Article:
Homestead-Miami Speedway New President's Mission: Make NASCAR South Florida Cool

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Changing Perception Is Key for Homestead-MiamiSean Gardner - Getty Images
  • A new track president means it’s time for a new chapter in the Homestead-Miami Speedway's history.

  • Guillermo Santa Cruz’s plans to put the South Florida facility through another metamorphosis.

  • However, this one isn’t on the aesthetic side, but rather the way the facility is perceived.

Homestead-Miami Speedway has undergone several metamorphoses since Ralph Sanchez constructed the 1.5-mile track to help Dade County recover economically from Hurricane Andrew, which devested the area in 1992.

It’s been reconfigured twice, undergone a name change, and had a new multi-story media center constructed. When Sanchez opened his track in 1995, it’s food and beverage offerings were different from other NASCAR speedways, more characteristic of the Southern Florida culture.


A latte could be purchased at the garage entrance concession stand and in the grandstand area Arepas de Choclo (cheese stuffed corn cakes) were cooked on request. Those unique features disappeared after International Speedway Corp. and now NASCAR acquired the management lease from track owner the city of Homestead.

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NASCAR held its championship weekends at Homestead-Miami from 2002 through 2019 before moving the season-ending showcase to Phoenix.Icon Sportswire - Getty Images

Now, it’s time for a new chapter in the speedway’s history with recently named track president Guillermo Santa Cruz’s plans to put the South Florida facility through another metamorphosis. However, this one isn’t on the aesthetic side, but rather the way the facility is perceived.

Even though Homestead is less than an hour from Miami, it’s never been viewed as a part of South Florida’s glamorous sports scene. Santa Cruz, a longtime sports and entertainment media executive, plans to change that perception, integrating NASCAR into the “broader sports ecosystem” so that when people think of South Florida sports they think of NASCAR.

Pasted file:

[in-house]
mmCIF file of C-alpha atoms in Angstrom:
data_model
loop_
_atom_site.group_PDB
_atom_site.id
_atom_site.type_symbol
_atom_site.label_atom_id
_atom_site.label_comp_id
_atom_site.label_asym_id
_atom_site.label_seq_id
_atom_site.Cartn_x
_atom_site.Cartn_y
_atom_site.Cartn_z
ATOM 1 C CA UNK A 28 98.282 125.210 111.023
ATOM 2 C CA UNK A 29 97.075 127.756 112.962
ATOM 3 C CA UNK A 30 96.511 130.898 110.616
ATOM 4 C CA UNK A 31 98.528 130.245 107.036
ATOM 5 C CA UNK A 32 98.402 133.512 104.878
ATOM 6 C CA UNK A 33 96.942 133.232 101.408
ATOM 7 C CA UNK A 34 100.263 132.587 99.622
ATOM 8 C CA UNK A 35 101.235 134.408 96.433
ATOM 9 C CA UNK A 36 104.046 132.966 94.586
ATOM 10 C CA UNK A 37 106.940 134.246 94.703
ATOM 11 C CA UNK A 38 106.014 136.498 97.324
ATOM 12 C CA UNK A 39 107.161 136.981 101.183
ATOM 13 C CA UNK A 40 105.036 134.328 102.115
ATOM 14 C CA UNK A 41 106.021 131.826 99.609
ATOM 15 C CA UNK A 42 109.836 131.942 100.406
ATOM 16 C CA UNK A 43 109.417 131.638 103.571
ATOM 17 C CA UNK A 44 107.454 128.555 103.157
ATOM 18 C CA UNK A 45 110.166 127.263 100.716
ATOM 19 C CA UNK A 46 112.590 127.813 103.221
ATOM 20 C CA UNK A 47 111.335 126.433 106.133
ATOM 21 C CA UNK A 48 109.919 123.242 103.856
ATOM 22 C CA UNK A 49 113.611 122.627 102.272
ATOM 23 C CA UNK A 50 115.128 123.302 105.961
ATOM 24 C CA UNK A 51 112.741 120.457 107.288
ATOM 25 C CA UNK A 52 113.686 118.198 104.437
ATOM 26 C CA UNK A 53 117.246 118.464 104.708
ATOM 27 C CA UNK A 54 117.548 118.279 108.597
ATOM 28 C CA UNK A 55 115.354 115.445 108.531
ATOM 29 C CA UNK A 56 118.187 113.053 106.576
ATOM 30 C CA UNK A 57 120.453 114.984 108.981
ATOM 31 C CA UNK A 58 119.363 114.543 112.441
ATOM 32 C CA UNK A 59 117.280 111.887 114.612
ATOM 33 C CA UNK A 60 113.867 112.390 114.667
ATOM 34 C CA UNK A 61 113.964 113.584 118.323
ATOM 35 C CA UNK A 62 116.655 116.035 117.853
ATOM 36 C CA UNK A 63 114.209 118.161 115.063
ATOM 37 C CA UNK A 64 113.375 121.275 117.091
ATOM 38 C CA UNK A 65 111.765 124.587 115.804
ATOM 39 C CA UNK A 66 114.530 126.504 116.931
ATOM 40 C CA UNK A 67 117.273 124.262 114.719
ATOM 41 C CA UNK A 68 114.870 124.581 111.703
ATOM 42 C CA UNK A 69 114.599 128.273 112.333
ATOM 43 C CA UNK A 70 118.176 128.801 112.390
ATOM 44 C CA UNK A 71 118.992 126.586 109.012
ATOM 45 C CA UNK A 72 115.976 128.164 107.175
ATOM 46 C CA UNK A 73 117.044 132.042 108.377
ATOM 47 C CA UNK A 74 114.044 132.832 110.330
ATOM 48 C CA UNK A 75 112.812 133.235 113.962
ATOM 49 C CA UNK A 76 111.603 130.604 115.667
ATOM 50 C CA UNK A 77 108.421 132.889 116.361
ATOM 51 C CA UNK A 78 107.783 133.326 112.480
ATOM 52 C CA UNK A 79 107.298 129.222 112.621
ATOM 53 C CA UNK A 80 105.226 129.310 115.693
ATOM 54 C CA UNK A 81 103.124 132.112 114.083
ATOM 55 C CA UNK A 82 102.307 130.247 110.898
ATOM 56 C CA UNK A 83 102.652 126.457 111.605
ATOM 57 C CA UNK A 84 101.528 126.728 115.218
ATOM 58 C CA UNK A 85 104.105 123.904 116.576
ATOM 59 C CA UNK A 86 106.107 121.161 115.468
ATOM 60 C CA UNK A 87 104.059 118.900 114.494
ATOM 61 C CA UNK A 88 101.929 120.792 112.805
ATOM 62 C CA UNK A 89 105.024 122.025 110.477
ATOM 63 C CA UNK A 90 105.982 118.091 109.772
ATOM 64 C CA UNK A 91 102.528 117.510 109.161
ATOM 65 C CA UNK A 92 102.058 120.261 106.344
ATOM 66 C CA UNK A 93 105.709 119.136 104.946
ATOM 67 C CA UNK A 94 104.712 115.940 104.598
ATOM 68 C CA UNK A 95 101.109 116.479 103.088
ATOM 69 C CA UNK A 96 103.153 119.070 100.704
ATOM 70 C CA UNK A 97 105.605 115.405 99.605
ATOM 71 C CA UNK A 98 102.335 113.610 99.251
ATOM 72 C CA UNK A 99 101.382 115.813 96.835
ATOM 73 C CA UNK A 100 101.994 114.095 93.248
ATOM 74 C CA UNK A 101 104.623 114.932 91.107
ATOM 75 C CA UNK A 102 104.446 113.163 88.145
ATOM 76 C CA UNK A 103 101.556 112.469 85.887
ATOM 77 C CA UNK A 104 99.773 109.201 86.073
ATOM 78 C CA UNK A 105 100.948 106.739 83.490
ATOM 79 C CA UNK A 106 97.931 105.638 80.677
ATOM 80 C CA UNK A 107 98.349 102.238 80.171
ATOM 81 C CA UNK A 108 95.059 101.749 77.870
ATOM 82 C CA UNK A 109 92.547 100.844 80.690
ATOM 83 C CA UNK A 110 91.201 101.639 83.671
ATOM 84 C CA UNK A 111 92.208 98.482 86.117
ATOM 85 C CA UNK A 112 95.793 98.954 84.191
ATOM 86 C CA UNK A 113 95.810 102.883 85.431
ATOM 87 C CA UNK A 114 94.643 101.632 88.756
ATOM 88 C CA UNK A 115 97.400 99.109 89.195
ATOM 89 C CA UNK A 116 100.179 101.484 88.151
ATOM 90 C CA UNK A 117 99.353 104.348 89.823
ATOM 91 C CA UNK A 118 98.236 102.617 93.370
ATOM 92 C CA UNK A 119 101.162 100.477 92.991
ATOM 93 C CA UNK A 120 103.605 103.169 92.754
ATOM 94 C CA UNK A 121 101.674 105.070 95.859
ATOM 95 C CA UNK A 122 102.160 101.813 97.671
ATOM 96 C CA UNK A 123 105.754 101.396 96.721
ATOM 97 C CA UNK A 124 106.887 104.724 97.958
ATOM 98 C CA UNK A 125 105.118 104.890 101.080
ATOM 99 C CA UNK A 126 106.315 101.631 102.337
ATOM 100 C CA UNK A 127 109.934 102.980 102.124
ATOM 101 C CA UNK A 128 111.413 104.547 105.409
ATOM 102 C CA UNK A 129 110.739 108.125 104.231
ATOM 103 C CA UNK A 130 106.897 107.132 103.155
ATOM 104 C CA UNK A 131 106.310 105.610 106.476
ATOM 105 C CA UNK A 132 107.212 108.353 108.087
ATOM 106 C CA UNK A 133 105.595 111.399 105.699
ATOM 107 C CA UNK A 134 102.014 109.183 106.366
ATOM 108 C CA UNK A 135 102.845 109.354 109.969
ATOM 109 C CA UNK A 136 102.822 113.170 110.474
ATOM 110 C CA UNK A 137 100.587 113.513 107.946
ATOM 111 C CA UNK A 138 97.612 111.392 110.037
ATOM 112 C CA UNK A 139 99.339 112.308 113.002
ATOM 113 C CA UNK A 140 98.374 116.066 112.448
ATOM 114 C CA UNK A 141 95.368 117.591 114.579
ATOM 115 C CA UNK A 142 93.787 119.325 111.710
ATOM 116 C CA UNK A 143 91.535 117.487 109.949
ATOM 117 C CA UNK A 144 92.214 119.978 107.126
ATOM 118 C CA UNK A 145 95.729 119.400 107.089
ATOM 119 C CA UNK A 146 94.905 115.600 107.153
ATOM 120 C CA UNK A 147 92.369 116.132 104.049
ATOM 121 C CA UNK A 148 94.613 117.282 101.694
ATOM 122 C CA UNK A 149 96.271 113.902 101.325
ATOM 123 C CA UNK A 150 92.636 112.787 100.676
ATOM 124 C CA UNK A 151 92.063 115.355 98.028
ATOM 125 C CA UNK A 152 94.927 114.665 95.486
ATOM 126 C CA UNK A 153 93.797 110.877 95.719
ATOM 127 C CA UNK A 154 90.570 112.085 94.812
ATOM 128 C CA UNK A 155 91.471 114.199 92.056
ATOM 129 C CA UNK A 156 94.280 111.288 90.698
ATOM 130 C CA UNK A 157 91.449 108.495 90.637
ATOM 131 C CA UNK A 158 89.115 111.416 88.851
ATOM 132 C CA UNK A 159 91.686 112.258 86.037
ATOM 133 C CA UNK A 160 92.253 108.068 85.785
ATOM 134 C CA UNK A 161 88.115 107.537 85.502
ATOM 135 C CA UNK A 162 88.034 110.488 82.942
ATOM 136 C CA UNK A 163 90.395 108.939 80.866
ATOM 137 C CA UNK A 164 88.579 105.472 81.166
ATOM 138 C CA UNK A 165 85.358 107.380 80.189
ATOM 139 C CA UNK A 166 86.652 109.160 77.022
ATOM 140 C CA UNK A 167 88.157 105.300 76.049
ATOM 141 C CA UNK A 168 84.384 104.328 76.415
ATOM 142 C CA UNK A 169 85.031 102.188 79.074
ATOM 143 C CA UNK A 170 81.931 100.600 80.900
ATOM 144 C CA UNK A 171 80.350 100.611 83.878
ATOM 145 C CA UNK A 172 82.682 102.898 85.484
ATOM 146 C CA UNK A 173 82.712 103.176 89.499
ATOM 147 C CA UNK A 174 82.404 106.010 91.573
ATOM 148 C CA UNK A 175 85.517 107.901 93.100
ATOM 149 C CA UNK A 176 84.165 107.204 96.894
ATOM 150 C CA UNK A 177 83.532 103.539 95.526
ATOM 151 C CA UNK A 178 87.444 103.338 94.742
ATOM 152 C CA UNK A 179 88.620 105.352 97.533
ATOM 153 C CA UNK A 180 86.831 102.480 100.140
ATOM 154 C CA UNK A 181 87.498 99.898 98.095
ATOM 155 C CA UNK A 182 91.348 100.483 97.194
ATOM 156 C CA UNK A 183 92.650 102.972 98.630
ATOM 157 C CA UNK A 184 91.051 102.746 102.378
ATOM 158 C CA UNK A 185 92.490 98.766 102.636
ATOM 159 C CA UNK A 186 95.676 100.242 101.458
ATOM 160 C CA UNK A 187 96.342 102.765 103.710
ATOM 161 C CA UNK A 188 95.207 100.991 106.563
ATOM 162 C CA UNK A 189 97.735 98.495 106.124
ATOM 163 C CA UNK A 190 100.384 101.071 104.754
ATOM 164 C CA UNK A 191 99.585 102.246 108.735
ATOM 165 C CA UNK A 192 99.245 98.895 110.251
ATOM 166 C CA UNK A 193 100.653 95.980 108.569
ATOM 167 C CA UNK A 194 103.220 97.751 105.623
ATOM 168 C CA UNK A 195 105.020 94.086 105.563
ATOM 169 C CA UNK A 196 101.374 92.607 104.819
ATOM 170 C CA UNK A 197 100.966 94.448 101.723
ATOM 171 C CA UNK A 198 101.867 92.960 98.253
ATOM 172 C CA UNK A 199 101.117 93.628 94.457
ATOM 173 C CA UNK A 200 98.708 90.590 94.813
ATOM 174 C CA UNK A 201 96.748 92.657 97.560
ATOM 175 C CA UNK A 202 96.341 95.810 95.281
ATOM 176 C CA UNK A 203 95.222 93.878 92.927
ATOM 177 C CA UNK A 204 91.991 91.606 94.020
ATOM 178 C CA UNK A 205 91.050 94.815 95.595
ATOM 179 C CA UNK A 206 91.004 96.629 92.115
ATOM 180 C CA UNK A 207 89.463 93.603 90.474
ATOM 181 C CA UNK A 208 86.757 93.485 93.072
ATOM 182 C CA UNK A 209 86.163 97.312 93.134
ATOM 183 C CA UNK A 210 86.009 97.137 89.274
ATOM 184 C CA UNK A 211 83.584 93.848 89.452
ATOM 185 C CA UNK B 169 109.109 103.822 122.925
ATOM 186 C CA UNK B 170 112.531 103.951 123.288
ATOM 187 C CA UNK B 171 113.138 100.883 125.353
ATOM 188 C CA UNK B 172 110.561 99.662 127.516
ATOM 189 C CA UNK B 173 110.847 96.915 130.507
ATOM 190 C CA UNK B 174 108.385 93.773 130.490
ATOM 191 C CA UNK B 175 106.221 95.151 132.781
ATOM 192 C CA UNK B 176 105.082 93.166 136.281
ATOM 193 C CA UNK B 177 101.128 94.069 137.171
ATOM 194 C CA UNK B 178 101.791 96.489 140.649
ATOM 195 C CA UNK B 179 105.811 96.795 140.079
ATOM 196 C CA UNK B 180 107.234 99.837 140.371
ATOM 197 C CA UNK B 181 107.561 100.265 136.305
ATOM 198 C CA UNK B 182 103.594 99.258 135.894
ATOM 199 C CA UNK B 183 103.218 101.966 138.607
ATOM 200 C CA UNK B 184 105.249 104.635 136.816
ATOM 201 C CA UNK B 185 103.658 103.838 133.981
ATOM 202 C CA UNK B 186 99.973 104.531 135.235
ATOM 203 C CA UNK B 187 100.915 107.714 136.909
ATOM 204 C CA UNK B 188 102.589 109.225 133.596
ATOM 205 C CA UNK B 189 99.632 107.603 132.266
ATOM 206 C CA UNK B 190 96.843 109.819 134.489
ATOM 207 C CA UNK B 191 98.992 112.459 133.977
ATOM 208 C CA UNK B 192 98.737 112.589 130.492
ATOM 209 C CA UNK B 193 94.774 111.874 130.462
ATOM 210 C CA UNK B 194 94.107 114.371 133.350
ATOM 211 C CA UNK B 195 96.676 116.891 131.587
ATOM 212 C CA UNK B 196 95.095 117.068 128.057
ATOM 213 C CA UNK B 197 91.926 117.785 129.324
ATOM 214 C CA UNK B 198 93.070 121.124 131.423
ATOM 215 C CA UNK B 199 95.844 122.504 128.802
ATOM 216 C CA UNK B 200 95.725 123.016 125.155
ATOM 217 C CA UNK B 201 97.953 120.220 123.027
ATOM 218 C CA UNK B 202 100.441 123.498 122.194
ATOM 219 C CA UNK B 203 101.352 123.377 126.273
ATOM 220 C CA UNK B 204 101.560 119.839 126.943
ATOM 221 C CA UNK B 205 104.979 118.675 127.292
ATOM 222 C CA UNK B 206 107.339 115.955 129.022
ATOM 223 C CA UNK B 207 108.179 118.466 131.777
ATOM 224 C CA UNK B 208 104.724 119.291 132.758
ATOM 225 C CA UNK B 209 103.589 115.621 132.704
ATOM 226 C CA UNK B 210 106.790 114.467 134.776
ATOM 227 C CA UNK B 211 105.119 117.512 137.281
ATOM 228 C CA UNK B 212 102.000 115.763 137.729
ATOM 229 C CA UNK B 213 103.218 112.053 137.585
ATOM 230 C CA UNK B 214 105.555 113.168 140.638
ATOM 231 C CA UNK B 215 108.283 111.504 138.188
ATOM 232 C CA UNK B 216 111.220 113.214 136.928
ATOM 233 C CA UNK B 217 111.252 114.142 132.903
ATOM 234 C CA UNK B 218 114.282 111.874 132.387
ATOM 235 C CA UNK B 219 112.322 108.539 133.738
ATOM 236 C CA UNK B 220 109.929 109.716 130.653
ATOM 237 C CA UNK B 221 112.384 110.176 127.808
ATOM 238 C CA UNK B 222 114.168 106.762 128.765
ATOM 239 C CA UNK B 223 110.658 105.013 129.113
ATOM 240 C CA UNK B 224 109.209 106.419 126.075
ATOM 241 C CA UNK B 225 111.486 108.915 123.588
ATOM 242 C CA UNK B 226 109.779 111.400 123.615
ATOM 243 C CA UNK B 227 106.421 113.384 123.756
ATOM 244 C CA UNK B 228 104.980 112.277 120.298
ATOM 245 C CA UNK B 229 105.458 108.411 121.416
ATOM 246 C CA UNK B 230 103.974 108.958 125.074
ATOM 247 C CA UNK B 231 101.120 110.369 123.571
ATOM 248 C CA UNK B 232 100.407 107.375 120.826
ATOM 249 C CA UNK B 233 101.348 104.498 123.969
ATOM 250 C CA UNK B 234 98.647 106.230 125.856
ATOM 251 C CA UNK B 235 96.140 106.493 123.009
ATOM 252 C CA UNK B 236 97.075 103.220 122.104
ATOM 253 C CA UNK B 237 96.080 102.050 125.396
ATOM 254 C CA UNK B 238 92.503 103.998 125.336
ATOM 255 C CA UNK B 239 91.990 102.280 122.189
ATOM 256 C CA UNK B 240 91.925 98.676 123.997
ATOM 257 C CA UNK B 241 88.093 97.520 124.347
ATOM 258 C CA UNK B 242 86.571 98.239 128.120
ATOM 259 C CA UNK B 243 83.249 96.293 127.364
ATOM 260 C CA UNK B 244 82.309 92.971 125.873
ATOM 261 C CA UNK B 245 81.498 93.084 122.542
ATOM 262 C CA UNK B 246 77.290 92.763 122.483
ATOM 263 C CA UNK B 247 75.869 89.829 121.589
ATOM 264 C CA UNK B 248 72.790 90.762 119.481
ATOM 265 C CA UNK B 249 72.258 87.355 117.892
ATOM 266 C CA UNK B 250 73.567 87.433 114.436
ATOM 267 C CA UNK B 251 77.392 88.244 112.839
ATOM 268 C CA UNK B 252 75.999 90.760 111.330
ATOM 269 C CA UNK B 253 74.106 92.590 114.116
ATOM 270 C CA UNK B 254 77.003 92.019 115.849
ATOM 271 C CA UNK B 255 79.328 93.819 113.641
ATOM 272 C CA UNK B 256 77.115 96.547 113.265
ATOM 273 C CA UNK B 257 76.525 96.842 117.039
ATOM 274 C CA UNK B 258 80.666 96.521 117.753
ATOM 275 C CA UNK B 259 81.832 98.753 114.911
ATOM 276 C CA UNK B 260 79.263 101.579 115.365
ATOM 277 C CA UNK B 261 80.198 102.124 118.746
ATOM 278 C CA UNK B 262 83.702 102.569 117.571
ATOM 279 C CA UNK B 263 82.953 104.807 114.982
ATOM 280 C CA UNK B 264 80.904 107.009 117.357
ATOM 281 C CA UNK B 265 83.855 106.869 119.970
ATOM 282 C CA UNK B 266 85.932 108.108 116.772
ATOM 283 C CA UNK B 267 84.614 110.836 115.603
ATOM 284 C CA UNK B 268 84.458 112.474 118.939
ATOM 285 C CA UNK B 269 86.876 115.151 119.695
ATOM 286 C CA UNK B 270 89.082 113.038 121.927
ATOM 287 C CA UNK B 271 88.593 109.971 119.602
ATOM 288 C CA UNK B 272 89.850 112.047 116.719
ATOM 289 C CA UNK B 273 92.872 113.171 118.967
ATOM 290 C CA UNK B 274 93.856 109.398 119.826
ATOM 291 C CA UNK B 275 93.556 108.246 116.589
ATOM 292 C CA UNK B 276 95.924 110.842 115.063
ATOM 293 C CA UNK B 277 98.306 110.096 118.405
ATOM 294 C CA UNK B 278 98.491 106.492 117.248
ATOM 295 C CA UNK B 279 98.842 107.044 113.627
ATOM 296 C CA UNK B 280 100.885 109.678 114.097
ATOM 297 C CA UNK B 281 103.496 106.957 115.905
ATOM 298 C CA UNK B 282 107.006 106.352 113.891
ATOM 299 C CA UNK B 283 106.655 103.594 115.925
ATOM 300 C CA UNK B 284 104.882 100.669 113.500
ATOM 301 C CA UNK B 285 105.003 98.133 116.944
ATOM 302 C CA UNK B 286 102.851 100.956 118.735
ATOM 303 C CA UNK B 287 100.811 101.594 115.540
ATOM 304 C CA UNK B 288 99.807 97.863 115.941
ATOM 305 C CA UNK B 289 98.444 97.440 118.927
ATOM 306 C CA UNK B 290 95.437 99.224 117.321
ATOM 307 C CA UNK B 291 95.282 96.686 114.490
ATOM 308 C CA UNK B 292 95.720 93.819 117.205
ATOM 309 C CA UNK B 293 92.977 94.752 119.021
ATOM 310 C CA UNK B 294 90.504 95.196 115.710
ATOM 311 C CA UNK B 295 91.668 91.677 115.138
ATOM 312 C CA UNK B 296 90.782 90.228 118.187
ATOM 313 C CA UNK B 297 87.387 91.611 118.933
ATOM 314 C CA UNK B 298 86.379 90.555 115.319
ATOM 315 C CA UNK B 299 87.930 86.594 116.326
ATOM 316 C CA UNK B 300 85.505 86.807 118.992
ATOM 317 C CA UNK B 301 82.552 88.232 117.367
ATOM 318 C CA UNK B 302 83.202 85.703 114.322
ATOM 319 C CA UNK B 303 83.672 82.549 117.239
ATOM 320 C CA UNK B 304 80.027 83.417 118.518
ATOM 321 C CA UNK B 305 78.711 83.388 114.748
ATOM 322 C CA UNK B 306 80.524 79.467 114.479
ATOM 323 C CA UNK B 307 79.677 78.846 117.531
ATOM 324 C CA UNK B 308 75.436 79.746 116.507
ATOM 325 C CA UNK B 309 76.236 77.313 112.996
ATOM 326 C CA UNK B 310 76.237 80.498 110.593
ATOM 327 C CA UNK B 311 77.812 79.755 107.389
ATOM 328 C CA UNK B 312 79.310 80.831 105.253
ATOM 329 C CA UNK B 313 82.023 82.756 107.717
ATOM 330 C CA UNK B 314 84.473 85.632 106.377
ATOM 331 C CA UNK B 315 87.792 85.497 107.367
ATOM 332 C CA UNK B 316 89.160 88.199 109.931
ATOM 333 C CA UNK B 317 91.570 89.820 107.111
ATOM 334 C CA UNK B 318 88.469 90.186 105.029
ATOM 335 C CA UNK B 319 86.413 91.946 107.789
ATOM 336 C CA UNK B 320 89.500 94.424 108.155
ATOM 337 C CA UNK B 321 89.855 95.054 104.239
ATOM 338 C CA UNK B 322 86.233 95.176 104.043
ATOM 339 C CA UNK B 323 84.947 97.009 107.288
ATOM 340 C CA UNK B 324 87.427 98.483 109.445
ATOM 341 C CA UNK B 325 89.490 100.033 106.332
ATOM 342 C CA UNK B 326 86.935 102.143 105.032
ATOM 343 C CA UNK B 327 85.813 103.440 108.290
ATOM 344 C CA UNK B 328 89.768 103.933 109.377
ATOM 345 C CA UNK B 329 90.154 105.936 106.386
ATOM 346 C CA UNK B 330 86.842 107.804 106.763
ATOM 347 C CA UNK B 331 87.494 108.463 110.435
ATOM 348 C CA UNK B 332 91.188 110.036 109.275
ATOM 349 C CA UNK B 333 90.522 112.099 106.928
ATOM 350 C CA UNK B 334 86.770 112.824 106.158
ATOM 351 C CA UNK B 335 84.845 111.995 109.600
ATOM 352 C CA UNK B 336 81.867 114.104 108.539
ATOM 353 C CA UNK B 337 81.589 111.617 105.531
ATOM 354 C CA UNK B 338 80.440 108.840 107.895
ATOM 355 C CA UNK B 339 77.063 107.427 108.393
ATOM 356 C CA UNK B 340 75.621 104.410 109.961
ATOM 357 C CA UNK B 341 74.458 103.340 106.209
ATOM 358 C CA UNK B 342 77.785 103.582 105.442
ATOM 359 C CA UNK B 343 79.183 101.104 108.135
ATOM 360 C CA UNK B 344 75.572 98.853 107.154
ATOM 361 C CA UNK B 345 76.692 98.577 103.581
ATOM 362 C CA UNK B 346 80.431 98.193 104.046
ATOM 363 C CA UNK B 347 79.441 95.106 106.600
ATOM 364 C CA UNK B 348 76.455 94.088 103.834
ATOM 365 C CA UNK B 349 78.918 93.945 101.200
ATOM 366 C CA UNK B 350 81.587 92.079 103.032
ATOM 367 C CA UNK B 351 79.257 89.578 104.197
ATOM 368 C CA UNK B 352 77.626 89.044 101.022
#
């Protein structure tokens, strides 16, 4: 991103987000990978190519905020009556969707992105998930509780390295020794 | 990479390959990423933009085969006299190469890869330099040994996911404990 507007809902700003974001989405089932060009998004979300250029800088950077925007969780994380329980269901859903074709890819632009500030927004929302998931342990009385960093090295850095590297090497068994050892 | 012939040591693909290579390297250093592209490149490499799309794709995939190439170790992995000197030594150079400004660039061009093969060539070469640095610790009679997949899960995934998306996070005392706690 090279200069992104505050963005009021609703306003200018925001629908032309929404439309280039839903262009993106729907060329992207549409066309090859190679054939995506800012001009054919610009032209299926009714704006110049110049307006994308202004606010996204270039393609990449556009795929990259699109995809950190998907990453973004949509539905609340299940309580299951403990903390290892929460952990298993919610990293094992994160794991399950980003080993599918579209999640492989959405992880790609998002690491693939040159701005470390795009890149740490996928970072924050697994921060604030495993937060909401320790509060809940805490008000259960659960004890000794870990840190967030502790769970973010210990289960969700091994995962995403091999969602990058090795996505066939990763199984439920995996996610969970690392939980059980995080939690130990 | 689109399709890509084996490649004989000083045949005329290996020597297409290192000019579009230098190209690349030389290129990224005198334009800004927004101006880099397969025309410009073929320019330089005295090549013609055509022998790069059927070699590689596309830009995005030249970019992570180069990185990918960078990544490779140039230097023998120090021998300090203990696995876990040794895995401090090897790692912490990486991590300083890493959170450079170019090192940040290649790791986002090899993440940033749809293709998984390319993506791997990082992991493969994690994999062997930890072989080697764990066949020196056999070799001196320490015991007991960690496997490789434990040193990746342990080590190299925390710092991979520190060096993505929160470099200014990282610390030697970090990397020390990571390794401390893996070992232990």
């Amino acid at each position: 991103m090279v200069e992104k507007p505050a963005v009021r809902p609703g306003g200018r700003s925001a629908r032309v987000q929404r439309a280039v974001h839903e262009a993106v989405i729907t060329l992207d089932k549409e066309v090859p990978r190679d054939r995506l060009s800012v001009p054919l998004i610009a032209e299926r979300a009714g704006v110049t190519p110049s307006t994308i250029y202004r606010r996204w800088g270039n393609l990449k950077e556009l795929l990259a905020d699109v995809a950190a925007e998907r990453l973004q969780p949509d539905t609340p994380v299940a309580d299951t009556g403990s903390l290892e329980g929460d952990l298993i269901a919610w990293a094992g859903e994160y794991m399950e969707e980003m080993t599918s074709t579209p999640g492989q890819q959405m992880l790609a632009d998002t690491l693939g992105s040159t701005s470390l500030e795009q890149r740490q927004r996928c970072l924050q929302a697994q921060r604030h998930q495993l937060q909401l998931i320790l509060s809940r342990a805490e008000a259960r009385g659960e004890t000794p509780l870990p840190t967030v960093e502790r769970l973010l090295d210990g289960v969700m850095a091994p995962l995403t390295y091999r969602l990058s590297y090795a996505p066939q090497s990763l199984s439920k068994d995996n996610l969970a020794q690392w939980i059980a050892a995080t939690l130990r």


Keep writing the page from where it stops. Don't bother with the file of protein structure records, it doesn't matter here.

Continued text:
The son of Cuban exiles, Santa Cruz realizes that within the Miami, South Florida, Homestead sports community one must have an international strategy while not forgetting the grassroots. He points to NASCAR’s diversity initiatives as being “on point because that helps drive change and that helps drive the image of NASCAR” beyond its core and historical constituency.

Santa Cruz believes there’s untapped potential for the speedway within the local community as well as South Florida in the events it hosts. He also believes the pride that should exist there due to champions being crowned at the facility for 18 years isn’t always evident because so much occurs in the area. Santa Cruz believes the speedway should embrace the Southern Florida sports scene instead of shying away from it. That means being active in the community and the market, making a “little bit of noise” and making sure that people know what’s occurring at the speedway.

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Bringing the glitz and A-listers from the Formula 1 grids of South Beach to Homestead-Miami Speedway is no easy task.Icon Sportswire - Getty Images

Santa Cruz’s background should be beneficial to his plans. He comes to the speedway after more than 10 years at IMG, a leading global sports agency, where he was vice president, Latin America, Mexico and U.S. Hispanic. In that role he managed sales, business development, and client relations, with a heavy focus in sports and entertainment programming across Latin America.

Prior to IMG, Santa Cruz spent more than a decade at Telemundo where he was executive producer of Olympics and vice president, special events/news and sports. He began his career in sports media at Univision Network, where he was the lead producer of two FIFA World Cup events. His leading role on the 2004 Olympics won him a Sports Emmy Award with NBC/Telemundo, and his contribution to coverage of the events surrounding Sept. 11, 2001earned a special citation from the National Academy of Television Arts & Sciences. In 1996, Santa Cruz was part of the Univision team that collected an Edward R. Murrow Award for Best Newscast following its coverage of the Centennial Olympic Park bombing in Atlanta.

However, the key element in Santa Cruz’s impressive resume is he understands South Florida, its culture and its business acumen. His parents moved to the Miami area from Puerto Rico as he started middle school so his ties to South Florida are lifelong.

So, could NASCAR’s championship weekend return to Homestead-Miami Speedway in 2026? It’s certainly on Santa Cruz’s radar. And on the amenities side, it sure would be nice to have lattes and Arepas de Choclo return to the concessions’ menu.